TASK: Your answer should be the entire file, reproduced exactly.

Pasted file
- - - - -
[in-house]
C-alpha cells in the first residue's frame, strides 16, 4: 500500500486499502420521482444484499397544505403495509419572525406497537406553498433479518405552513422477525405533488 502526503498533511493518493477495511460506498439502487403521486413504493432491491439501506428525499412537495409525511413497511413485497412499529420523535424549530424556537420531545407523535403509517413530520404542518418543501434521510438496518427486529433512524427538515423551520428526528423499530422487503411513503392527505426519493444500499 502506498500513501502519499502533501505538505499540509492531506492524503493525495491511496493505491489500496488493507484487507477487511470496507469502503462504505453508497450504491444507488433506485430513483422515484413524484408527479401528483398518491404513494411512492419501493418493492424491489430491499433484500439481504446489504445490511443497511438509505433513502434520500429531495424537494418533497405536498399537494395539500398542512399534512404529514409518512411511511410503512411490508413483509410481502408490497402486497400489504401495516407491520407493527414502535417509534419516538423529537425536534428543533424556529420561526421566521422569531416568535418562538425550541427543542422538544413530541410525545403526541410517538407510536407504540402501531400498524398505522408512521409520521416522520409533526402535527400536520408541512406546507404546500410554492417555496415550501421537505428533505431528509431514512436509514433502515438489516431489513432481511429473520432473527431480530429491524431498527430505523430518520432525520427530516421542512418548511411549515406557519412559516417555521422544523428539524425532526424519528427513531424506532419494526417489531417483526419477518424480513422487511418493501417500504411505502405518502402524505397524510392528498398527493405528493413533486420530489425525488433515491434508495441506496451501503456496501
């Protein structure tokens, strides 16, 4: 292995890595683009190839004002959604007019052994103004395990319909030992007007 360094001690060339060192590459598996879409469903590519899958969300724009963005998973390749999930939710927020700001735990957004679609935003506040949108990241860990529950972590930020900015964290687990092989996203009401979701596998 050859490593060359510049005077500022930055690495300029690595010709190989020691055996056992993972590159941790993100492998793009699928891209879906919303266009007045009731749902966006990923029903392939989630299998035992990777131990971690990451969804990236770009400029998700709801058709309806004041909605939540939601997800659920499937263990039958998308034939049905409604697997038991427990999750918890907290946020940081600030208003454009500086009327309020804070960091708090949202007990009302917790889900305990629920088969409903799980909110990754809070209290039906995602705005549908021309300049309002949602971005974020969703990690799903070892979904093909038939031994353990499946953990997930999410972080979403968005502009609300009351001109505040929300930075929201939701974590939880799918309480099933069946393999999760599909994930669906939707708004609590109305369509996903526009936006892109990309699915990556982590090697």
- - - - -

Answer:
[in-house]
C-alpha cells in the first residue's frame, strides 16, 4: 500500500486499502420521482444484499397544505403495509419572525406497537406553498433479518405552513422477525405533488 502526503498533511493518493477495511460506498439502487403521486413504493432491491439501506428525499412537495409525511413497511413485497412499529420523535424549530424556537420531545407523535403509517413530520404542518418543501434521510438496518427486529433512524427538515423551520428526528423499530422487503411513503392527505426519493444500499 502506498500513501502519499502533501505538505499540509492531506492524503493525495491511496493505491489500496488493507484487507477487511470496507469502503462504505453508497450504491444507488433506485430513483422515484413524484408527479401528483398518491404513494411512492419501493418493492424491489430491499433484500439481504446489504445490511443497511438509505433513502434520500429531495424537494418533497405536498399537494395539500398542512399534512404529514409518512411511511410503512411490508413483509410481502408490497402486497400489504401495516407491520407493527414502535417509534419516538423529537425536534428543533424556529420561526421566521422569531416568535418562538425550541427543542422538544413530541410525545403526541410517538407510536407504540402501531400498524398505522408512521409520521416522520409533526402535527400536520408541512406546507404546500410554492417555496415550501421537505428533505431528509431514512436509514433502515438489516431489513432481511429473520432473527431480530429491524431498527430505523430518520432525520427530516421542512418548511411549515406557519412559516417555521422544523428539524425532526424519528427513531424506532419494526417489531417483526419477518424480513422487511418493501417500504411505502405518502402524505397524510392528498398527493405528493413533486420530489425525488433515491434508495441506496451501503456496501
């Protein structure tokens, strides 16, 4: 292995890595683009190839004002959604007019052994103004395990319909030992007007 360094001690060339060192590459598996879409469903590519899958969300724009963005998973390749999930939710927020700001735990957004679609935003506040949108990241860990529950972590930020900015964290687990092989996203009401979701596998 050859490593060359510049005077500022930055690495300029690595010709190989020691055996056992993972590159941790993100492998793009699928891209879906919303266009007045009731749902966006990923029903392939989630299998035992990777131990971690990451969804990236770009400029998700709801058709309806004041909605939540939601997800659920499937263990039958998308034939049905409604697997038991427990999750918890907290946020940081600030208003454009500086009327309020804070960091708090949202007990009302917790889900305990629920088969409903799980909110990754809070209290039906995602705005549908021309300049309002949602971005974020969703990690799903070892979904093909038939031994353990499946953990997930999410972080979403968005502009609300009351001109505040929300930075929201939701974590939880799918309480099933069946393999999760599909994930669906939707708004609590109305369509996903526009936006892109990309699915990556982590090697």